Dallas-Fort Worth ranks 73rd among the 100 largest metropolitan areas for healthcare and amenities that promote successful aging, according to a California non-partisan think tank.
The study, called “Best Cities for Successful Aging,” by the Milken Institute in Santa Monica, looked for “safe, affordable, engaging and connected” communities for people 65 and older that offer “quality healthcare and an active lifestyle with ready access to transportation, education, employment and recreation.”
Researchers developed 78 indicators of success for seniors to rank the “best cities for successful aging.” The factors were grouped in eight categories—healthcare, wellness, living arrangements, transportation and convenience of services, financial well-being, employment and education, community engagement and general indicators. The study also drew heavily on an AARP poll of top concerns for Americans 50 and older, and a Sunlife Financial survey on retirement healthcare.
DFW ranked 76th for healthcare. The index factored in the number of local physicians and hospital beds, as well as availability of specialty services. The metro area ranked 79th on wellness indicators, such as diabetes and residents with mental distress. The category also included the availability of fitness centers, fast-food outlets and recreational amenities.
The study downplayed two factors that are important to seniors: warm weather and low cost of living. Only one city in Florida was ranked in either top 10 list, and none in Texas, Arizona or California. Milken researchers said factors such as healthcare and employment were more important for successful aging.
The researchers gathered data to compare the 100 biggest U.S. metropolitan areas, and created a separate list for the next 259 largest cities. They also created separate rankings for each city based on the population of adults 65 to 79 years old and those 80 years and older, based on the different needs and concerns of both populations. Provo and Salt Lake City, Utah, were the top-ranked two large metropolitan areas. The top small metropolitan area was Sioux Falls, S.D.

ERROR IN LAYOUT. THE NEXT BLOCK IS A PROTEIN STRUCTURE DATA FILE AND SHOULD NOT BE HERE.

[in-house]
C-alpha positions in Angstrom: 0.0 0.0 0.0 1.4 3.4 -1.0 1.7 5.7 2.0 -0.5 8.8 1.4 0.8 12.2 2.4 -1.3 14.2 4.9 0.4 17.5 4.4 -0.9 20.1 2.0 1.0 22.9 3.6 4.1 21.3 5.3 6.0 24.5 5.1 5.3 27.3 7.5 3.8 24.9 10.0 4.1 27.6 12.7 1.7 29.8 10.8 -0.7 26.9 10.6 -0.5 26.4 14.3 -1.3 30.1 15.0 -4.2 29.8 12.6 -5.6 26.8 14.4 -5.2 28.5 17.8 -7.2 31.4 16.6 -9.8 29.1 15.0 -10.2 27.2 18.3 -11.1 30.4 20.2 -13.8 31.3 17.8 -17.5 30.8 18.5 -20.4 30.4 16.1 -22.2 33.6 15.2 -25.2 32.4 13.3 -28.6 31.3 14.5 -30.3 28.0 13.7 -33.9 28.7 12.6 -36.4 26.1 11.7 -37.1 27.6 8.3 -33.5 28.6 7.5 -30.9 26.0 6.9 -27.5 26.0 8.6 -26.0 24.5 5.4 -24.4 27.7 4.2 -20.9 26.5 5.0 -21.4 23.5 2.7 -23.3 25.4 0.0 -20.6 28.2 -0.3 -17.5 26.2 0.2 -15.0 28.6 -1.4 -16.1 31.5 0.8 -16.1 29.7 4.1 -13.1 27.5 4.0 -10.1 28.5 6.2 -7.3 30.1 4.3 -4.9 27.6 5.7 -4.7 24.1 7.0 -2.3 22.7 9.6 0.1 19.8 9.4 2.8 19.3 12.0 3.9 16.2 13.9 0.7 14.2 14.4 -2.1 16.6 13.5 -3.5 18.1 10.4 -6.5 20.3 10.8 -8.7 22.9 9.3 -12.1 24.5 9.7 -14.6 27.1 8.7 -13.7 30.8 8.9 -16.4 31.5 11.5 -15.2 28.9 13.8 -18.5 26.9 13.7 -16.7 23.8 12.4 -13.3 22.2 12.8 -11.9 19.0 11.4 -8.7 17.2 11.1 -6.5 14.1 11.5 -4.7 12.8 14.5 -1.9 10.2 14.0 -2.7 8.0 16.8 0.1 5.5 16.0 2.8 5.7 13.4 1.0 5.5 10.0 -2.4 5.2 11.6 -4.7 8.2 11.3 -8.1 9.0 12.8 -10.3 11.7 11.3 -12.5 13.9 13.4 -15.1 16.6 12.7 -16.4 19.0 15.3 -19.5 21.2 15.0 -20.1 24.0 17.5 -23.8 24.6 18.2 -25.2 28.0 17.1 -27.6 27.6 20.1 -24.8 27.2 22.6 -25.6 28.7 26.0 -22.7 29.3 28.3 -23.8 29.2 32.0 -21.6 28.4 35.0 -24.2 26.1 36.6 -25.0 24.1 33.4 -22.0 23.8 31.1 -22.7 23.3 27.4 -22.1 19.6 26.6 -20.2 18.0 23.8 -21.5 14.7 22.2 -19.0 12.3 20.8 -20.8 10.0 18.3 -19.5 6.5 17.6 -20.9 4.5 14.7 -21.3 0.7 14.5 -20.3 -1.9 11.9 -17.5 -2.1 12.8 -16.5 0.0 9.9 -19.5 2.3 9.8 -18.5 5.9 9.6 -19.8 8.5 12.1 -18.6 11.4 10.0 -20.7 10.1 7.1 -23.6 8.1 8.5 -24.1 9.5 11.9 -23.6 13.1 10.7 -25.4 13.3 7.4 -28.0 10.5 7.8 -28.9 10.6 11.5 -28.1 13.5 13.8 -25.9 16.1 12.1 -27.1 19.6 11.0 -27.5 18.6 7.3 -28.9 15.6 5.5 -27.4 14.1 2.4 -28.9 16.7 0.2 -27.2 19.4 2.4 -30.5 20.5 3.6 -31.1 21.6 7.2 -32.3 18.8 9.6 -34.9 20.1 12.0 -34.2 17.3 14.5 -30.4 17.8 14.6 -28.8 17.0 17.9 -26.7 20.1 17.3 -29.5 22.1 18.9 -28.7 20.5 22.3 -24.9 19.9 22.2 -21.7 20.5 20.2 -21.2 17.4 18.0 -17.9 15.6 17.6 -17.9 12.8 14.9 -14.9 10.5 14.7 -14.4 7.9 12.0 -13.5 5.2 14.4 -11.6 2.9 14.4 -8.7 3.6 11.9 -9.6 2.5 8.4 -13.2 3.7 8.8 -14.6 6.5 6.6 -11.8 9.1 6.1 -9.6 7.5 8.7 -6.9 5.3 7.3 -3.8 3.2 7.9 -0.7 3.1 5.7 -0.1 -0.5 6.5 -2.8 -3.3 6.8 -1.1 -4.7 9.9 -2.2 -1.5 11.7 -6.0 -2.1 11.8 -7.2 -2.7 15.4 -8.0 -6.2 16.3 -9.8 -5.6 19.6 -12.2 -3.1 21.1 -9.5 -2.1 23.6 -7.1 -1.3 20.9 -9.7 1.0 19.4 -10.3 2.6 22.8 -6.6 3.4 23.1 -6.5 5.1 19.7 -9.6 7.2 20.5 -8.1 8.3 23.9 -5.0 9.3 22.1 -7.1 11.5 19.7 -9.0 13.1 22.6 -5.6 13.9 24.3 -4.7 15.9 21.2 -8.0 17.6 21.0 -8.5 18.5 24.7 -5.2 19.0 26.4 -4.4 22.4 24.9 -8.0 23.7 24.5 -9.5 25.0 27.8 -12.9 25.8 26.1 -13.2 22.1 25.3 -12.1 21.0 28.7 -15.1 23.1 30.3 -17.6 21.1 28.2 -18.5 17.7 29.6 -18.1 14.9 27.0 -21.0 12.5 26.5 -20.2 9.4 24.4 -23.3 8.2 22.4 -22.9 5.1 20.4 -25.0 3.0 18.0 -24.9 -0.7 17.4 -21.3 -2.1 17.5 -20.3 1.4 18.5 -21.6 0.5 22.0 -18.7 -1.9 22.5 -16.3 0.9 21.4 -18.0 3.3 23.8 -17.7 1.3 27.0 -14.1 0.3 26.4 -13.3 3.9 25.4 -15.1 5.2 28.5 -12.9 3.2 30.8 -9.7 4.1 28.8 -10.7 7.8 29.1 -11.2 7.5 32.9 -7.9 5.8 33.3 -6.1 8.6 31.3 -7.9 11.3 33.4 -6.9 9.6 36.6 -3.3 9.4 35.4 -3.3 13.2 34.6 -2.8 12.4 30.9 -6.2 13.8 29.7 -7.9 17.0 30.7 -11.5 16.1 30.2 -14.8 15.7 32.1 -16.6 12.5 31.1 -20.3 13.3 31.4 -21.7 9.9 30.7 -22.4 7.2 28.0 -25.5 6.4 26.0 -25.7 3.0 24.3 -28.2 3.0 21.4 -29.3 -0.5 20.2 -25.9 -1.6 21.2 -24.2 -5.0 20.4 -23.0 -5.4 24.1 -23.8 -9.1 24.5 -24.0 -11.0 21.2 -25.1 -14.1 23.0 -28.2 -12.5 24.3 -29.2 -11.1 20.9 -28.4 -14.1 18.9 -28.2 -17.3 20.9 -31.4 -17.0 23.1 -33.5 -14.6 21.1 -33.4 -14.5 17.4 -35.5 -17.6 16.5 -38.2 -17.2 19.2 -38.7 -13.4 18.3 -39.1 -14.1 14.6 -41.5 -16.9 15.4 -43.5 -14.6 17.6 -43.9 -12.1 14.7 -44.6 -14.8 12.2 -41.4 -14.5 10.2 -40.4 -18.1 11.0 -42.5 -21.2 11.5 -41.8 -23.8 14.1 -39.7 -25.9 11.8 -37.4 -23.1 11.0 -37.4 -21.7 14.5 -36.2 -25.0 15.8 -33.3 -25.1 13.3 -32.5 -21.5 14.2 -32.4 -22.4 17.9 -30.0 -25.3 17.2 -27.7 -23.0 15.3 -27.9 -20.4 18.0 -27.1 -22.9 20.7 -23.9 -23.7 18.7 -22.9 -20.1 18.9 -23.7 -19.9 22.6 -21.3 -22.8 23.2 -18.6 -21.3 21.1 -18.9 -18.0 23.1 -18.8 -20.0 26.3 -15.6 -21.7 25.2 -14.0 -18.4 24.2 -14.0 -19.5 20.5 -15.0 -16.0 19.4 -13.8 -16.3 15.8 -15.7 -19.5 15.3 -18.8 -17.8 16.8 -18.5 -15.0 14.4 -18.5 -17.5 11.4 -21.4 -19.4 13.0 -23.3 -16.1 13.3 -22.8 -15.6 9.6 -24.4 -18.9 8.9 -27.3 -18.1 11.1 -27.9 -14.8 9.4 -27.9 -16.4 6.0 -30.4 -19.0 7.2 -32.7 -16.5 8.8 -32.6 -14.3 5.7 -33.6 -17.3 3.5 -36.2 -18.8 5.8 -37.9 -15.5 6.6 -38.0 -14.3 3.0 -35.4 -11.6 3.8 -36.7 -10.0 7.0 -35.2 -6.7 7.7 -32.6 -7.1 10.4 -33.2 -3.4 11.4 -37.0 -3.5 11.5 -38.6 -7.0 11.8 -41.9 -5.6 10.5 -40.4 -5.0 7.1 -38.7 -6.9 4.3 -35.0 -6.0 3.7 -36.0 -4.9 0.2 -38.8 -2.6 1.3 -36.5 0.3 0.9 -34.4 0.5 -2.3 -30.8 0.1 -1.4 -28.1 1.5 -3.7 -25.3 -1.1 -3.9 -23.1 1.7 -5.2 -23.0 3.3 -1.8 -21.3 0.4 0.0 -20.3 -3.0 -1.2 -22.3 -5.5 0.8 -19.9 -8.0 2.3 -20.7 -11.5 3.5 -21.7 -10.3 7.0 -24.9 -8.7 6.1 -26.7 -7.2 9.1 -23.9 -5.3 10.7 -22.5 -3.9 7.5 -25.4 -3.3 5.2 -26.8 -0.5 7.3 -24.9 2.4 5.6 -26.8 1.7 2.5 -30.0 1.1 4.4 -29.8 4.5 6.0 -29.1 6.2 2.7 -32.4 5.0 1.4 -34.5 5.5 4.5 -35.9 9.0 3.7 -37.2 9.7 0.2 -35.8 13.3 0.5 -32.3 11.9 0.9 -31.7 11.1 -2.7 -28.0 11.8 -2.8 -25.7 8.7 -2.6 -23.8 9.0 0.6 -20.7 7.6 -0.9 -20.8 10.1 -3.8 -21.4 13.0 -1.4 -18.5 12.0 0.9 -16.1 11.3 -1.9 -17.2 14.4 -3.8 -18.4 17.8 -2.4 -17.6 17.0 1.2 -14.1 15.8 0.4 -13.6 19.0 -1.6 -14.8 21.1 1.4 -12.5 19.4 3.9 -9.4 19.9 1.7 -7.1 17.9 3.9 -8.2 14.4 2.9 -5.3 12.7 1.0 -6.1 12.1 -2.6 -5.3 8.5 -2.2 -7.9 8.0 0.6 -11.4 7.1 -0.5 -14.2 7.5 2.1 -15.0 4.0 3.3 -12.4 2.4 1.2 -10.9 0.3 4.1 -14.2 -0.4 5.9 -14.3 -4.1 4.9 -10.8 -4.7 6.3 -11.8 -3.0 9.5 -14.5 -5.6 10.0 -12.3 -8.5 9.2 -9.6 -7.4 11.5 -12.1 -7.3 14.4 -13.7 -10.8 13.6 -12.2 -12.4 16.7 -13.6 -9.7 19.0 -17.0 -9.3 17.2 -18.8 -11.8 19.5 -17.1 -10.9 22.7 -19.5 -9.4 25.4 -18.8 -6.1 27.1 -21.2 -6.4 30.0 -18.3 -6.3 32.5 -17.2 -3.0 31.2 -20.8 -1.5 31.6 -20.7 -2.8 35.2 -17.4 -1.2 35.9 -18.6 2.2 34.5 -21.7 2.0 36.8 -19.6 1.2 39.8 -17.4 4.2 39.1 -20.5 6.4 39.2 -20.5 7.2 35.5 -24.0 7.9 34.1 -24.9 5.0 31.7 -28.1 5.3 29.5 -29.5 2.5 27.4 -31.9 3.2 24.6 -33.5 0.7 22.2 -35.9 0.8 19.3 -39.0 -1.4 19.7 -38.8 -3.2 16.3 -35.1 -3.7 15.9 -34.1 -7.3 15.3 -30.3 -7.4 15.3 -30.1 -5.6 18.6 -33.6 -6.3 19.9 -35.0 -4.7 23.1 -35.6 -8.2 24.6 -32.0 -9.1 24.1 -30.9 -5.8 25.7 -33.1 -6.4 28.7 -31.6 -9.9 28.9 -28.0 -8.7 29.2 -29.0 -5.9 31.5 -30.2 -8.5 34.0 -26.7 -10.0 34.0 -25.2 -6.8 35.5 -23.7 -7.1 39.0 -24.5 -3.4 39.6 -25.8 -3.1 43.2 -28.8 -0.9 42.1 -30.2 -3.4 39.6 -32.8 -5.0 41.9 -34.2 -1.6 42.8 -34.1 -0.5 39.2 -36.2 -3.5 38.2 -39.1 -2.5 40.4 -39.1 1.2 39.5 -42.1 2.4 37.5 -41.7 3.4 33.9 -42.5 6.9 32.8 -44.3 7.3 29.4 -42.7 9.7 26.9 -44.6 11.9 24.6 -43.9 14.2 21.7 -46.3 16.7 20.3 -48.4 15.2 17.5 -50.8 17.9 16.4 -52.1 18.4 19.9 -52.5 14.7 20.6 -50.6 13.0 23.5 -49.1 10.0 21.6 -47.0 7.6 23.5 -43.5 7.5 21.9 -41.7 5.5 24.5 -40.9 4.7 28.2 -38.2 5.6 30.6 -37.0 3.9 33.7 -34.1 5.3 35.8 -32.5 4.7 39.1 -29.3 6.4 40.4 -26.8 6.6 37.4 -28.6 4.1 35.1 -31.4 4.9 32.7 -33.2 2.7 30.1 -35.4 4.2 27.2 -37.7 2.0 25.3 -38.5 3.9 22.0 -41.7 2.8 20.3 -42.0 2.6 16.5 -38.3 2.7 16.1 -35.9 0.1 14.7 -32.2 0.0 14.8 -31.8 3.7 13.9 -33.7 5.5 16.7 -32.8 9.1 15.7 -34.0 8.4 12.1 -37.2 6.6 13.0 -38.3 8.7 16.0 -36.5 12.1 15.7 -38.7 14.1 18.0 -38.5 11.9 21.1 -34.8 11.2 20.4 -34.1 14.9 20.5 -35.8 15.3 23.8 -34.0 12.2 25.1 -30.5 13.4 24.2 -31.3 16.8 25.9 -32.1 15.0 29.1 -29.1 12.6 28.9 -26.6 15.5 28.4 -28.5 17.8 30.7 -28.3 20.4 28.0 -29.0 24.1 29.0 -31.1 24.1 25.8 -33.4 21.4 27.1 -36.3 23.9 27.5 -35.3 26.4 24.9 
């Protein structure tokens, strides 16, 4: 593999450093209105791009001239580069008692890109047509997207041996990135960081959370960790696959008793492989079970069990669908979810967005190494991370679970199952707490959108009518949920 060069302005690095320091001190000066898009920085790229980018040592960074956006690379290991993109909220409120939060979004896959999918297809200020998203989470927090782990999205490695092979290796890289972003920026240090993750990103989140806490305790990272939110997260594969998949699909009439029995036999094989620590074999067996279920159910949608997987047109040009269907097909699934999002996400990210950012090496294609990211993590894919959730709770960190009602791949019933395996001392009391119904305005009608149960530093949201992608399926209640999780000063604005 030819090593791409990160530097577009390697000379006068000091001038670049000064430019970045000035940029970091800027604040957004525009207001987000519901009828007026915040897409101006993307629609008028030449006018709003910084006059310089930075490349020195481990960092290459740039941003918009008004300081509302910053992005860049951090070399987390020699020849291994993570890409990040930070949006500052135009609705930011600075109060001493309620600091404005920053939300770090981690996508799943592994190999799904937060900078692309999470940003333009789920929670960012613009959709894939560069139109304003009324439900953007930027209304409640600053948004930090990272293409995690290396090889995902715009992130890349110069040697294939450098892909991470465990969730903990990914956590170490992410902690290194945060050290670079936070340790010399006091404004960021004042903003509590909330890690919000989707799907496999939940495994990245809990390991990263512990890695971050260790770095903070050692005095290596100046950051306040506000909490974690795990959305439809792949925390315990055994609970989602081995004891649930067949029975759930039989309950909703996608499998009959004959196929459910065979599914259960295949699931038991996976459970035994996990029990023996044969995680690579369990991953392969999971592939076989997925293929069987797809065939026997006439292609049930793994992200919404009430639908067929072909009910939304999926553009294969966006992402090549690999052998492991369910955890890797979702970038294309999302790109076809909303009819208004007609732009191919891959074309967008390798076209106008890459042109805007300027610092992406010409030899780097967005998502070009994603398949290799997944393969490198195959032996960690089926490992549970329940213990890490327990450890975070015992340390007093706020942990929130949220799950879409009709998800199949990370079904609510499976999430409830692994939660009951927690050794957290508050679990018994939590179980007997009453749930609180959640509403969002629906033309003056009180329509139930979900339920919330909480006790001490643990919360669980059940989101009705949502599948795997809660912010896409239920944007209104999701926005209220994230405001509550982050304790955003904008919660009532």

“Cities need to be thinking about how best to make quality of life improvements for our rapidly-growing senior populations—and such improvements benefit all age groups,” said Henry Cisneros, a member of the study’s advisory committee, and the former Secretary U.S. Department of Housing and Urban Development and former mayor of San Antonio. “What the Milken Institute’s index does for the first time is measure communities on the dimensions that matter most for seniors. It is a real breakthrough that will be vitally helpful for leaders in making policies, creating programs, and reshaping communities.
Paul Irving, senior managing director and chief operating officer of the Milken Institute, said the goal of the index is to encourage and promote best practices in how U.S. communities serve aging Americans.
“We hope the findings spark national discussion and, at the local level, generate virtuous competition among cities to galvanize improvement in the social structures that serve seniors,” he said.
Milken Institute—Successful Aging Index
63—Number of doctors
50—Availability of hospital beds
76—% of accredited hospitals
48—% hospitals with geriatric services
21—% hospitals with rehabilitation services
45—% hospitals with Alzheimer’s units
79—% hospitals with hospice
88—% hospitals with med school affiliation
37—% magnet hospitals
63—Number of orthopedic surgeons
64—Number of mental health professionals
26—Number of dialysis centers
15—Number of MRI
56—Number of nurses
72—Number of physical therapists
SOURCE: Milken Institute, 2012